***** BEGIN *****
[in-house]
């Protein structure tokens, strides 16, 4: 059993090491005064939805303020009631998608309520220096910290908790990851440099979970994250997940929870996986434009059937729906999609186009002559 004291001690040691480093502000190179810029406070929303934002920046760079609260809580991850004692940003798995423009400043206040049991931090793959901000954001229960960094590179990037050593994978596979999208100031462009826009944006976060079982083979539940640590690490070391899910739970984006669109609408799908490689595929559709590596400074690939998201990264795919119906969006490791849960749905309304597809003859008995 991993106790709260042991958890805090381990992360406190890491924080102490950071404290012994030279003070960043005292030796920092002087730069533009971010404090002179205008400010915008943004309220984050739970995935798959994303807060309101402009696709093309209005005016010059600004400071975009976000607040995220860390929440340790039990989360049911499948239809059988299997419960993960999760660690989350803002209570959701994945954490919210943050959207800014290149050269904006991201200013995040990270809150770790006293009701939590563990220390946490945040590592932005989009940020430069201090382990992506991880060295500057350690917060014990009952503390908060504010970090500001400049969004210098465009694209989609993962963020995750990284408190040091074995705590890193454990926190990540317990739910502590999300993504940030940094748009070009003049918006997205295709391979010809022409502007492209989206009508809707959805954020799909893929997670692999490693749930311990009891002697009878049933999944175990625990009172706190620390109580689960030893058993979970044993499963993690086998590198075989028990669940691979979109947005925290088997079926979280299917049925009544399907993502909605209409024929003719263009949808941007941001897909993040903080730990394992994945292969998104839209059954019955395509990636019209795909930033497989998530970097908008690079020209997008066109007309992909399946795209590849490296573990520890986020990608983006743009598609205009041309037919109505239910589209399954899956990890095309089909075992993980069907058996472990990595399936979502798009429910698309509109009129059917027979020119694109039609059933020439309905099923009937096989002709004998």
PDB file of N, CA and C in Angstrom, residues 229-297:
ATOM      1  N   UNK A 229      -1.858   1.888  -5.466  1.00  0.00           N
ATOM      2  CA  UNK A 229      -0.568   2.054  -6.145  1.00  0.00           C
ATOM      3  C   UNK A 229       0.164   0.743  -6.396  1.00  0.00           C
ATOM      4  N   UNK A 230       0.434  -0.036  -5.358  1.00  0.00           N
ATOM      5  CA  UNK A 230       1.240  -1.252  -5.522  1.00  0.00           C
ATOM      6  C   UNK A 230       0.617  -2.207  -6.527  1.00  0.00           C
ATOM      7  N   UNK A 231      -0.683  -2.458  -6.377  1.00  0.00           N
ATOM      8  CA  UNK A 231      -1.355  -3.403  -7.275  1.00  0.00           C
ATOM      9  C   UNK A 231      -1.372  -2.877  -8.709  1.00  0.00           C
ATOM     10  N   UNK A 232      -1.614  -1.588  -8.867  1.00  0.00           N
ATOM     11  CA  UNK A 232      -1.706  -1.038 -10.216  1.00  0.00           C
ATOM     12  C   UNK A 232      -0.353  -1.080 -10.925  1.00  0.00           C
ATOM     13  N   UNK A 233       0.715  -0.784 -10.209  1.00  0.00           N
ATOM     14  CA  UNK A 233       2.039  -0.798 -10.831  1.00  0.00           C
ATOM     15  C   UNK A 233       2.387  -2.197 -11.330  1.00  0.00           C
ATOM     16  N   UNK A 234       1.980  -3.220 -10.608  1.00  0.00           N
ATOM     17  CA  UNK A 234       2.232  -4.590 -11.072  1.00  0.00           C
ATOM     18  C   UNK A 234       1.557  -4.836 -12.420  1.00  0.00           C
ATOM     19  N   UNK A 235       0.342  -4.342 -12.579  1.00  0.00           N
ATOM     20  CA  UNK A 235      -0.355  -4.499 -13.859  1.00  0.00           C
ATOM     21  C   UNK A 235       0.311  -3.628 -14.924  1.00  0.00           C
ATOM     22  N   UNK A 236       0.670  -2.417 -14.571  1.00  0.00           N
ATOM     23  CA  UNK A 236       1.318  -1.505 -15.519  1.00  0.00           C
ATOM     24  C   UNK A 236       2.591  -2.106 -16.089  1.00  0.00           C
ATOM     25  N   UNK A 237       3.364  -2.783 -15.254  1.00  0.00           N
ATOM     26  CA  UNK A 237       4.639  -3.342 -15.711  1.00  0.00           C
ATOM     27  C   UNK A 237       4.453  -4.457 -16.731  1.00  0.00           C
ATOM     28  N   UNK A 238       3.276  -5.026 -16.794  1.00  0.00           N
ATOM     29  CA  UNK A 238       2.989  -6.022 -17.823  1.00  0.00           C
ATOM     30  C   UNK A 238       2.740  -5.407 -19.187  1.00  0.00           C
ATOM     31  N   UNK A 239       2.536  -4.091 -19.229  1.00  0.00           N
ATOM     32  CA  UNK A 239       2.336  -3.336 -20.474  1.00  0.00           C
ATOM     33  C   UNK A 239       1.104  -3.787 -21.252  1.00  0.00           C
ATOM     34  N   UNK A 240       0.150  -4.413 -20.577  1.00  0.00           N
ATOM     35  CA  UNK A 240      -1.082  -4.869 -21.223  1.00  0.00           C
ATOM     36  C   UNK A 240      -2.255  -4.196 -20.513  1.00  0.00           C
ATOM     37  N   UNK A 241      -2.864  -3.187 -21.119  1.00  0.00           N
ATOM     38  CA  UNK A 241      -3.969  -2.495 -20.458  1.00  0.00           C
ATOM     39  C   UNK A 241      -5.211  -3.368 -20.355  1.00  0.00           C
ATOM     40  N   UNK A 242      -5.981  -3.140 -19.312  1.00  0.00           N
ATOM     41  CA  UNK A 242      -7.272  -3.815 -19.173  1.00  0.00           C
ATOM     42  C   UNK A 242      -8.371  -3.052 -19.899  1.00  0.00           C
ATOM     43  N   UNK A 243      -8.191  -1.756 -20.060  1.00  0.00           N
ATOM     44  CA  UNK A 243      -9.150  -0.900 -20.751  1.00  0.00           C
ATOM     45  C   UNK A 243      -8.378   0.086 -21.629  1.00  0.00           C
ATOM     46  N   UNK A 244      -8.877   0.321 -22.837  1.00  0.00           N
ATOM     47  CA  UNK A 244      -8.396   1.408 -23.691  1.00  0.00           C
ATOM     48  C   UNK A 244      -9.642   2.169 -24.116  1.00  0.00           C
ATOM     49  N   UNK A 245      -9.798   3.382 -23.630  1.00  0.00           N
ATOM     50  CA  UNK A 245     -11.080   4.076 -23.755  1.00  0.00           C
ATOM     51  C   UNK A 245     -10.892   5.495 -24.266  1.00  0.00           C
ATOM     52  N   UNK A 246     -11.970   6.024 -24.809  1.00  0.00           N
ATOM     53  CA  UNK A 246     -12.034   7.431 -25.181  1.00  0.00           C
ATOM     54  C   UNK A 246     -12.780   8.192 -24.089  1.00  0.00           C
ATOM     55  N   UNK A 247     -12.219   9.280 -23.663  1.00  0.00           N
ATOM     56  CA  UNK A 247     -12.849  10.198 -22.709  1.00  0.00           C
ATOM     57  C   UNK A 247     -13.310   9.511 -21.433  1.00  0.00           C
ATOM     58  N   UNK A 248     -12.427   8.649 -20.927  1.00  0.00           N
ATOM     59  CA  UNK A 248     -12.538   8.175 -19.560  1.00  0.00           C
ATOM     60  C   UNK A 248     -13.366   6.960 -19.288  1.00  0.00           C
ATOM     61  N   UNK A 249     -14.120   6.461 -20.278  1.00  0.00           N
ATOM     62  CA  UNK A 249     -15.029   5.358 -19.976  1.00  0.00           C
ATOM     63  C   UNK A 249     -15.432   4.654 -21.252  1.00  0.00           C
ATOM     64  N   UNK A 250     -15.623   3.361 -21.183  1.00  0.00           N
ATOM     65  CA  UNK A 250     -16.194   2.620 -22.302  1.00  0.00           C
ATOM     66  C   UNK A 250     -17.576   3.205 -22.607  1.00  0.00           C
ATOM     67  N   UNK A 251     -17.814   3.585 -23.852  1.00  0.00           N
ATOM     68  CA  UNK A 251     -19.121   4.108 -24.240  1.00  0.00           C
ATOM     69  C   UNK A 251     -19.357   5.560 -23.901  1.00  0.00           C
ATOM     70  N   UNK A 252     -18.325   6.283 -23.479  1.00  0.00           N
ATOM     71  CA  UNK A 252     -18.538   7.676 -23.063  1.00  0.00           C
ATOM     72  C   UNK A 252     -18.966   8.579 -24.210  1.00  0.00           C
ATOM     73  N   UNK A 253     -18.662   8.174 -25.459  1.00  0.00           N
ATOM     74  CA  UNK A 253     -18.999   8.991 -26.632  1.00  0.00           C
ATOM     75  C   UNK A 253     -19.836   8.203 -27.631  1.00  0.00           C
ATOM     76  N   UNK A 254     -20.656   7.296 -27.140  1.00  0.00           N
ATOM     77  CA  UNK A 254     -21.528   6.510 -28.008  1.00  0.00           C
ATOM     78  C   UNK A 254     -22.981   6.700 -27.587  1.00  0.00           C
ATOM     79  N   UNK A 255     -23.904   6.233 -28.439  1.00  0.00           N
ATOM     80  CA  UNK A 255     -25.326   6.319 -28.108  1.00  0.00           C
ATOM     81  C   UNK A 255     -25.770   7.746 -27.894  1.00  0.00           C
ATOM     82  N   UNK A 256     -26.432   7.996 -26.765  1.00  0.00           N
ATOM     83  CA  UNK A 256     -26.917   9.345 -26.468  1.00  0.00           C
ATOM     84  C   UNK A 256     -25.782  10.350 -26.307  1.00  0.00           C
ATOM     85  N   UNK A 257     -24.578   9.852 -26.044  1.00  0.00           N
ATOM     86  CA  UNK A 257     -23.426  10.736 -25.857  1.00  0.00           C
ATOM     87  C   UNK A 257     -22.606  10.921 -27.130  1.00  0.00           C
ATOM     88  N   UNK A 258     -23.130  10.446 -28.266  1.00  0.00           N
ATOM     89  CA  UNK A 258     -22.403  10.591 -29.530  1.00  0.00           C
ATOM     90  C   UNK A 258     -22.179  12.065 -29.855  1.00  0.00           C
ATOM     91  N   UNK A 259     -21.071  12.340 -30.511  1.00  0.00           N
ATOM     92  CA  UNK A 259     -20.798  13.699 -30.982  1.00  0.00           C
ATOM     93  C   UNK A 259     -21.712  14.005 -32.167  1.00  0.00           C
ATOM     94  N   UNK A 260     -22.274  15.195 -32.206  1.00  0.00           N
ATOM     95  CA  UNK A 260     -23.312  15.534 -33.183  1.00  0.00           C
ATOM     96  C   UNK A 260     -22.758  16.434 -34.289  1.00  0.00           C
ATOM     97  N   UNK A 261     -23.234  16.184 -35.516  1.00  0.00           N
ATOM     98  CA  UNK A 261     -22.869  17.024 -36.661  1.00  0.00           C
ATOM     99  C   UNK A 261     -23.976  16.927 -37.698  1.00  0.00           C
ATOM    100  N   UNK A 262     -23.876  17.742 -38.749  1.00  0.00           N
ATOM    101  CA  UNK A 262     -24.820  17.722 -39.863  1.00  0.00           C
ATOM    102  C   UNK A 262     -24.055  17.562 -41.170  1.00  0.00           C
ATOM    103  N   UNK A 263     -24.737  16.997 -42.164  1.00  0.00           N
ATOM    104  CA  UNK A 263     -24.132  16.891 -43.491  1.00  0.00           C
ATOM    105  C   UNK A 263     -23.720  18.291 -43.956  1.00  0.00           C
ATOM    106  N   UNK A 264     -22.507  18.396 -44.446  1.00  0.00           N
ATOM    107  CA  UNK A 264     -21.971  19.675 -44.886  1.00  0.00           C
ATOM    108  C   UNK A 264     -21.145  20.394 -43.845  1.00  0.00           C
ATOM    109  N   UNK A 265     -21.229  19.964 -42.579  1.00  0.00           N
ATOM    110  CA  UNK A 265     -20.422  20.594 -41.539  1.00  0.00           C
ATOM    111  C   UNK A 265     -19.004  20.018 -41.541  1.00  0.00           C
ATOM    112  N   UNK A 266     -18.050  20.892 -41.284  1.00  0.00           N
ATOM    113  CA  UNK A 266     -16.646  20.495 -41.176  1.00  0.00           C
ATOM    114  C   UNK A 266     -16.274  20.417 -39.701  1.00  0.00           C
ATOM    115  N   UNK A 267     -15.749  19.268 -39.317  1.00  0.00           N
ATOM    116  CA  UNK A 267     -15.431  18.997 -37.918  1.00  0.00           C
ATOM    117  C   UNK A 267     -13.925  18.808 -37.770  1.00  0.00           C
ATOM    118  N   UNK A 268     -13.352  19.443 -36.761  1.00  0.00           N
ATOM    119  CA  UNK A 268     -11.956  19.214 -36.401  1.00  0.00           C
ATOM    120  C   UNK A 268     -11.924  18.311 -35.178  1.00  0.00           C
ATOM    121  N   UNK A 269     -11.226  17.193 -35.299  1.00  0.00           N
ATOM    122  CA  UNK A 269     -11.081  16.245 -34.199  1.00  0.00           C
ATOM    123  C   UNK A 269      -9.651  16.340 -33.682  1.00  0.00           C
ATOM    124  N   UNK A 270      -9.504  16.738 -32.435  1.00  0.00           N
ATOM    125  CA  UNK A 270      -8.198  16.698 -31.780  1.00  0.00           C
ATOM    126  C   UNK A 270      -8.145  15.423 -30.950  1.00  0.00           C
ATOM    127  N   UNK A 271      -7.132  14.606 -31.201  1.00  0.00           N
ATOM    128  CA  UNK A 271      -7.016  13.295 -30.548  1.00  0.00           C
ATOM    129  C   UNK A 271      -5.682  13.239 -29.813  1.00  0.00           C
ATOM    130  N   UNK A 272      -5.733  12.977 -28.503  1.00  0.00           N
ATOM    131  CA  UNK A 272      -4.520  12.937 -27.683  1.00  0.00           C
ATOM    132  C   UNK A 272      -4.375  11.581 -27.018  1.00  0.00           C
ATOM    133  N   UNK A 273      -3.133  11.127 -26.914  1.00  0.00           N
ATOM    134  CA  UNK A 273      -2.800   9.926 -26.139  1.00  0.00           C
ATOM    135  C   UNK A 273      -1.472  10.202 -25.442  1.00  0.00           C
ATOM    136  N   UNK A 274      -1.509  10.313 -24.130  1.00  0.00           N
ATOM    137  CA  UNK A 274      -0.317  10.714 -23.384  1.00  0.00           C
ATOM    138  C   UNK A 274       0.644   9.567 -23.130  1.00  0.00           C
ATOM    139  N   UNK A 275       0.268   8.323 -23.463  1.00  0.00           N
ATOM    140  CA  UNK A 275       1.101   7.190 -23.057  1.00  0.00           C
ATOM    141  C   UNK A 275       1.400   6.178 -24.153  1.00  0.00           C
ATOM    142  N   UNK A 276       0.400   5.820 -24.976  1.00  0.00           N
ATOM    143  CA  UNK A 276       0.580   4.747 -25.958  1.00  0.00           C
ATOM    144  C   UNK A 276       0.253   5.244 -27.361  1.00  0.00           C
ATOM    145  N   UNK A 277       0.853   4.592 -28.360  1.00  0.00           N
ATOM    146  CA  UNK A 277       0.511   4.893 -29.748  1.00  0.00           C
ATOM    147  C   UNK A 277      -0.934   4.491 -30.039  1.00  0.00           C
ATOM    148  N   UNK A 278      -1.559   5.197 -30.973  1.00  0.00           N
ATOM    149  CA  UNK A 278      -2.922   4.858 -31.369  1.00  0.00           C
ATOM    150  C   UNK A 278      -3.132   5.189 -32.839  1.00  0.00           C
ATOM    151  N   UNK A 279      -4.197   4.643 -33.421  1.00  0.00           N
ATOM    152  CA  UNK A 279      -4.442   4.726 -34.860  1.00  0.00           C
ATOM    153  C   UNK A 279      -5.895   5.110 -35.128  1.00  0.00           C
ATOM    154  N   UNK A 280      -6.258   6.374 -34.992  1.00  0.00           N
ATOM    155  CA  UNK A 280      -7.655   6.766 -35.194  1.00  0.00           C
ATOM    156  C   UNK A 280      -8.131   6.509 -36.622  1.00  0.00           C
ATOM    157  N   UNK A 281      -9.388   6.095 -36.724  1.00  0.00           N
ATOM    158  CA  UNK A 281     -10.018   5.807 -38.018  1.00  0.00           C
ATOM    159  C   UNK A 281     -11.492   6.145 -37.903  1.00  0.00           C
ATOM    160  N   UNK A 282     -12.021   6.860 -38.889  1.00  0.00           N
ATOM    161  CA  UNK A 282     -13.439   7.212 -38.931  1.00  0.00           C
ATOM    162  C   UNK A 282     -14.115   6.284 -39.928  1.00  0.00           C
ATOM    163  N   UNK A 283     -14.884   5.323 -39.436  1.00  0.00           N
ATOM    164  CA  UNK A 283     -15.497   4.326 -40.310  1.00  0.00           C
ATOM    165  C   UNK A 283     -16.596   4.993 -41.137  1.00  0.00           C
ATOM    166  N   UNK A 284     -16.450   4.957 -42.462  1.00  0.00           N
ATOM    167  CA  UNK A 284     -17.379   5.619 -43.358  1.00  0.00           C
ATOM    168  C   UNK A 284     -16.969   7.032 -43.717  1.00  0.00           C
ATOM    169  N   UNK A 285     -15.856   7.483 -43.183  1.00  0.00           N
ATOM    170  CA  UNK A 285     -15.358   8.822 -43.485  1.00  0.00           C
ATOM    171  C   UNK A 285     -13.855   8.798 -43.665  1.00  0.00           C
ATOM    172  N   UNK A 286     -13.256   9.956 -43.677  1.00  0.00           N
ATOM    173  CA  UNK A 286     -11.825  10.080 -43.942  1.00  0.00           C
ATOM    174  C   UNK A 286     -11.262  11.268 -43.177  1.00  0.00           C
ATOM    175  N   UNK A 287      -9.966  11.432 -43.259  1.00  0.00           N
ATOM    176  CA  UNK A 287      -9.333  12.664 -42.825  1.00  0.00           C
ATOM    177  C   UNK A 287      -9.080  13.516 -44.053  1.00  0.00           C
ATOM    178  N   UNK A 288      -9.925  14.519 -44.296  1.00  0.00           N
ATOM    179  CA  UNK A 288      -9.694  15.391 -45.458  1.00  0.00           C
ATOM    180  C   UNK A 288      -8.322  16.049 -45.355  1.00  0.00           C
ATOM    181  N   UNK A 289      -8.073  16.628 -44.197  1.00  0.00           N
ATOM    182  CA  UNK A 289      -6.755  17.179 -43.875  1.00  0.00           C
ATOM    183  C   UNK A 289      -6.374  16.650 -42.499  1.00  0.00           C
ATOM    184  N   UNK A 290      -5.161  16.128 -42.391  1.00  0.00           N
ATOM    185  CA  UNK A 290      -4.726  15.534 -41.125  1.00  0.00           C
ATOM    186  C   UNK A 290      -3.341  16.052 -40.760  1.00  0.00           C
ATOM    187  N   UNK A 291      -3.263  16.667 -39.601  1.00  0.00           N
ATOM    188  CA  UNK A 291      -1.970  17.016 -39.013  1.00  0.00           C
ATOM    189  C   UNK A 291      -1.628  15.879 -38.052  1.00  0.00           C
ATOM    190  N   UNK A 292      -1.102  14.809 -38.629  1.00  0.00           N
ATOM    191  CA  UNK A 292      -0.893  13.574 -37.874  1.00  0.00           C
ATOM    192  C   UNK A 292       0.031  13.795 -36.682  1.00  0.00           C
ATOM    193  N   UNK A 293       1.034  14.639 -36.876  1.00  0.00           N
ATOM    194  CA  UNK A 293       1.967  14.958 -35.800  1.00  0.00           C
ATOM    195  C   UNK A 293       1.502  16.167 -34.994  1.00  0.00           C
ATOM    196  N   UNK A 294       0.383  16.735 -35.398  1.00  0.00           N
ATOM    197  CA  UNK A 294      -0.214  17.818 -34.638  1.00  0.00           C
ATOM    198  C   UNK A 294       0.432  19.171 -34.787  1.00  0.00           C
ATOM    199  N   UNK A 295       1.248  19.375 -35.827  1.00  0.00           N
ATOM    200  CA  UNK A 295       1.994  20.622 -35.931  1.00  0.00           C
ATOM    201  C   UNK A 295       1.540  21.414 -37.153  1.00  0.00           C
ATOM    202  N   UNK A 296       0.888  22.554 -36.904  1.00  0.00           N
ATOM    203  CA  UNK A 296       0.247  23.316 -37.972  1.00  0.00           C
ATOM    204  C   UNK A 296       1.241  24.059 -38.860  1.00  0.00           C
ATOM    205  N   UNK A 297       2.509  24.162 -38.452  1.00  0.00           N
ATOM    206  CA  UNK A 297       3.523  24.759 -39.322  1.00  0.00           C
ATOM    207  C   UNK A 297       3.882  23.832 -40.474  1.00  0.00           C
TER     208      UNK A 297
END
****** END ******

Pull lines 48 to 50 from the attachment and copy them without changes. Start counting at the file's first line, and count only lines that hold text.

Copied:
ATOM     45  C   UNK A 243      -8.378   0.086 -21.629  1.00  0.00           C
ATOM     46  N   UNK A 244      -8.877   0.321 -22.837  1.00  0.00           N
ATOM     47  CA  UNK A 244      -8.396   1.408 -23.691  1.00  0.00           C